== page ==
History students from Bishop Grosseteste University (BGU) in Lincoln have delved into archives of student magazines to uncover BGU’s roots as a training college.
The project, led by lecturer in History Dr W. Jack Rhoden, saw a group of four BGU History students work with BGU archivist Guenever Moyes to digitise and record a run of student magazines from the late 19th and early 20th century.
The magazines were written and self-published twice a year by the female students of Lincoln Diocesan Training College (the college was renamed Bishop Grosseteste College in 1962 to mark its centenary) and contain a wealth of insights and information about life at the College.
The first edition is from 1895 and there are contributions from former students and discussions of College history going all the way back to its foundation in 1862. We learn from these magazines that there was already an association of past members set up in 1892.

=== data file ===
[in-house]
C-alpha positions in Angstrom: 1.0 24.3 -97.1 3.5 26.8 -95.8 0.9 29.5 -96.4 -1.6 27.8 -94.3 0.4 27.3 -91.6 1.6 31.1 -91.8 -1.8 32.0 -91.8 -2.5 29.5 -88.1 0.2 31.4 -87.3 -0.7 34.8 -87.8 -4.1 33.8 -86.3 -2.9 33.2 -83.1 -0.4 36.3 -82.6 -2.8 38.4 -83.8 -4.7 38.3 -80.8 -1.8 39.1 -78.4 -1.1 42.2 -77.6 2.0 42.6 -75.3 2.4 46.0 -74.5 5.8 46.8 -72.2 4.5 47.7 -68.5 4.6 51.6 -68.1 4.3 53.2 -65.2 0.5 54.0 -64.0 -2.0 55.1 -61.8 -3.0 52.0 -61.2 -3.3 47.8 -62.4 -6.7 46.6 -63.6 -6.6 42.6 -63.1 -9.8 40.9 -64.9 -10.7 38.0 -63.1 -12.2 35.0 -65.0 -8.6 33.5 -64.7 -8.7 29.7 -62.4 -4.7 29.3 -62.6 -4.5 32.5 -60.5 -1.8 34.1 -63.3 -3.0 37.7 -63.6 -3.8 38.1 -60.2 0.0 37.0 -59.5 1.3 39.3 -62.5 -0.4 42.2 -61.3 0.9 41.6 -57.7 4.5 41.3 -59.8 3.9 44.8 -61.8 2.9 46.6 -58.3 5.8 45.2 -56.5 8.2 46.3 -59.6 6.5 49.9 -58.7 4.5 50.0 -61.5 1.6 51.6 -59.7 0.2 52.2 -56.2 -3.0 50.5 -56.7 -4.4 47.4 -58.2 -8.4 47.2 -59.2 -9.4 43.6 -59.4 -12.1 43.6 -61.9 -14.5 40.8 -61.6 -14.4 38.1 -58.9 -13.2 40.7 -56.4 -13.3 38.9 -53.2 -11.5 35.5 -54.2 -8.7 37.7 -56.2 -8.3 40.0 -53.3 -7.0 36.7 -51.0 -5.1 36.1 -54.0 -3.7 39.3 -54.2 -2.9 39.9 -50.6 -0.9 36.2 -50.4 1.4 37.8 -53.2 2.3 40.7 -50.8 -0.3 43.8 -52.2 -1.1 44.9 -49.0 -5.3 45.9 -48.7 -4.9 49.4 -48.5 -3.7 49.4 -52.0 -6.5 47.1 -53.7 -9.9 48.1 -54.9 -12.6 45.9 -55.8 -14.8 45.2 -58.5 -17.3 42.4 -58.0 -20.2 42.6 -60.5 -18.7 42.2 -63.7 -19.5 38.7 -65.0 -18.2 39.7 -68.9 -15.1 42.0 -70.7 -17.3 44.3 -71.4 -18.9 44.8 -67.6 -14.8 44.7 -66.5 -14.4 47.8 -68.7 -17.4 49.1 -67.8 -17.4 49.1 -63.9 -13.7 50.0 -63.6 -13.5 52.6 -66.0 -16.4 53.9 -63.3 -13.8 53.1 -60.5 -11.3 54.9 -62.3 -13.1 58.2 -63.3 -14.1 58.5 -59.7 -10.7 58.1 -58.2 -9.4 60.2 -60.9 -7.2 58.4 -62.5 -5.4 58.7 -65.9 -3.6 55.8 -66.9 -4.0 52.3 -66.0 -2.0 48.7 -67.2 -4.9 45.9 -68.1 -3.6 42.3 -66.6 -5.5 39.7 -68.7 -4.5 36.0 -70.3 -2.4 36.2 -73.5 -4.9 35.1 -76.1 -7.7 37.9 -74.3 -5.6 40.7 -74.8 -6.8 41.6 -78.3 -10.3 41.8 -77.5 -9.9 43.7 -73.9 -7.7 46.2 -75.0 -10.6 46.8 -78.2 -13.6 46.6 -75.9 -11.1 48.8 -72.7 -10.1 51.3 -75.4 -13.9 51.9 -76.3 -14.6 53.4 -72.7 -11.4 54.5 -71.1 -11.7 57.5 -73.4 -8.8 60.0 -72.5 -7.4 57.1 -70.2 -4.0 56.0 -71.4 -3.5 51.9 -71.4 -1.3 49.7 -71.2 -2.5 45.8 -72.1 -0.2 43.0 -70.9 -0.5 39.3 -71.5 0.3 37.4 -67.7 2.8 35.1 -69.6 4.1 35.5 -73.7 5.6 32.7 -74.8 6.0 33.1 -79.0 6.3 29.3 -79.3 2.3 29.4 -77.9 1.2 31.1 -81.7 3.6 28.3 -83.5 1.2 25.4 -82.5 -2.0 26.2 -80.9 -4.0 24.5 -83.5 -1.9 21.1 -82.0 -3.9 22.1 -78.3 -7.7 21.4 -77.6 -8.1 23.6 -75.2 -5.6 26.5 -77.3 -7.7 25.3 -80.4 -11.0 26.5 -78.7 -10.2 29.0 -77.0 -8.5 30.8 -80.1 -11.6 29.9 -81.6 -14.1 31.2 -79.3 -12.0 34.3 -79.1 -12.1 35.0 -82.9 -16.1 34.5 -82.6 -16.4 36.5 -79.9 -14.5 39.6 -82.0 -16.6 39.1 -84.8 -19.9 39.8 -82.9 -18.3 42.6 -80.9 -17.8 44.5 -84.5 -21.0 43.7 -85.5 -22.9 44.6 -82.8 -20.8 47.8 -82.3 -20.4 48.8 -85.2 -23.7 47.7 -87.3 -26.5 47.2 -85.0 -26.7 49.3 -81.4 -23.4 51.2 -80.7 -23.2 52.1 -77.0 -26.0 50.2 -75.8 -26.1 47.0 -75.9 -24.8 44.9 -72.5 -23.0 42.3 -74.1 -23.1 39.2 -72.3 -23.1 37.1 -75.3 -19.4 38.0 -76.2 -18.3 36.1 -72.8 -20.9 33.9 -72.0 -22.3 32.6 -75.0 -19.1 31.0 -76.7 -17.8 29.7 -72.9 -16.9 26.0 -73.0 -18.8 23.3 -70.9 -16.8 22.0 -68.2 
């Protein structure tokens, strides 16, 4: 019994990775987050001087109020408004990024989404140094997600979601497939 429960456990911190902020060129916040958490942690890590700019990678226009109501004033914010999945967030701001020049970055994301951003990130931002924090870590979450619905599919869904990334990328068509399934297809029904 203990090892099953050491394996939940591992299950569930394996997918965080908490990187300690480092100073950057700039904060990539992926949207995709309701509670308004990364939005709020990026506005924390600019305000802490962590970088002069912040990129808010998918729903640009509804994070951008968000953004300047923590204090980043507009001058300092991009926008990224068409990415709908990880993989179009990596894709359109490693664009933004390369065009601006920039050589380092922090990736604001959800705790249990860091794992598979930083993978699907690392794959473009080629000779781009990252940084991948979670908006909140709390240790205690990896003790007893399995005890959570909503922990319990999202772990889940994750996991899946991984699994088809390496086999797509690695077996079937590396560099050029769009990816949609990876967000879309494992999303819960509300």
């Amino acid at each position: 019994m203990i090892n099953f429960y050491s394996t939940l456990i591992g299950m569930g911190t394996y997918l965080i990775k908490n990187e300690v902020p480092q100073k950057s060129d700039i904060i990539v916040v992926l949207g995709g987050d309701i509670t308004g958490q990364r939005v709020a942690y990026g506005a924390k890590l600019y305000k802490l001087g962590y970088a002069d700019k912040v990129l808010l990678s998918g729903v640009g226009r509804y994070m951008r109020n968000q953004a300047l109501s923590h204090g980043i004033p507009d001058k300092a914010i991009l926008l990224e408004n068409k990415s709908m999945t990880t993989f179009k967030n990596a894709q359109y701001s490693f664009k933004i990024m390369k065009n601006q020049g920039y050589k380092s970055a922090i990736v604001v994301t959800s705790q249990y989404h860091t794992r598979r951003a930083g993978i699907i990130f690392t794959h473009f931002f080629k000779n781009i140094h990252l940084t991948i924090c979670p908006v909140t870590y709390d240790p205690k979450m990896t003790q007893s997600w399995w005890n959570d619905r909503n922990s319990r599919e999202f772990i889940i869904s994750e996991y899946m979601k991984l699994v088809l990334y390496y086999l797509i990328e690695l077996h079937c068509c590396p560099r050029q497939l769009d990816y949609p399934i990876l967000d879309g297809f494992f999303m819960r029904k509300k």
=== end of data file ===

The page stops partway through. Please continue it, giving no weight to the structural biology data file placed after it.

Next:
The team also discovered that in its first 30 years the College produced nearly 700 students who went on to practice their profession and settle all around the globe, from North America to Australia, India and southern Africa.
There is a plan to use these student magazines to inform a temporary exhibition at the British Association of Victorian Studies (BAVS) conference in mid-August 2017, and a more permanent exhibition of College history on campus in the near future. The aim of which will be to inform current and future students of the rich history of BGU as an educational institution with global reach and impact.
Dr W. Jack Rhoden said, "Preserving and working on these magnificent magazines is a real privilege. They provide a window into the lives of the many ordinary women who went on to achieve extraordinary things as teachers and missionaries across the world."
The project is in its early stages and is just the first of many seeking to digitise and promote the exceptional College records contained in BGU archives.
- Related Tags
- About BGU
- About Lincoln
- Lincoln Diocesan Training College